# Let m be a natural number ...

by Jamin2112
Tags: natural, number
 P: 920 1. The problem statement, all variables and given/known data Let m be a natural number. Find the flaw in the statement below. Explain why the statement is not valid, and change one symbol to correct it. "If T is a set of natural numbers such that 1) m $$\in$$ T and 2) n $$\in$$ T implies n+1 $$\in$$ T, then T = {n $$\in$$ N : n ≥ m} 2. Relevant equations Dunno. 3. The attempt at a solution Part 2) of the if statement tells us that T is an infinite set. I'm not sure exactly how 1) and 2) are connected. Hmmmm ... Help me get started.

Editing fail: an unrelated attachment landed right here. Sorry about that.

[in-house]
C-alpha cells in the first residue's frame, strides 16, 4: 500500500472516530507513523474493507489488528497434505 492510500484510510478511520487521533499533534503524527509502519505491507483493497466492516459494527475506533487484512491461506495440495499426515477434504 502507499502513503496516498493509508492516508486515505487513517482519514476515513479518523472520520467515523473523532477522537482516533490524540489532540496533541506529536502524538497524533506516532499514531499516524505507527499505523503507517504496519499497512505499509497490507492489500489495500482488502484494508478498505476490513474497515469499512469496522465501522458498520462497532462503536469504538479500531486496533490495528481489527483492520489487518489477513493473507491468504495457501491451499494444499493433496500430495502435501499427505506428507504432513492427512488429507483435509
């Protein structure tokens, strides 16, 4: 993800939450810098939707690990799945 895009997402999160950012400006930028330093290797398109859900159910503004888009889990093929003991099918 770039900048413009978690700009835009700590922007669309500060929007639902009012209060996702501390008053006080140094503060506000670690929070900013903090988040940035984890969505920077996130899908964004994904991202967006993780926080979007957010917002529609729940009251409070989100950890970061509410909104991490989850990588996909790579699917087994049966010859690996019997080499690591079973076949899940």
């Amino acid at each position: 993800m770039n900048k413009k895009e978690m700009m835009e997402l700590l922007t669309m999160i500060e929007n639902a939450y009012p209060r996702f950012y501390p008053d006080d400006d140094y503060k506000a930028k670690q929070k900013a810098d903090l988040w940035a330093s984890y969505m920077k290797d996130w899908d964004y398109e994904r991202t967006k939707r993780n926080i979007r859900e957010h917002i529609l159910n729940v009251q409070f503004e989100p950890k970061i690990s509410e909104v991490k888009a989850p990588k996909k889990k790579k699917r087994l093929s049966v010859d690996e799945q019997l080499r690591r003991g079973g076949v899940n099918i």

P: 920
Hmmm ...

T is going to look something like {k, k+1, k+2, ...}, where k≥1 is an integer. That's basically what the second condition tells me.

m is some element in T. That's all I know about m. Could m-1 be in T? As long as m>k.

 Emeritus Sci Advisor PF Gold P: 4,500 Let m be a natural number ... So is their equation for T correct?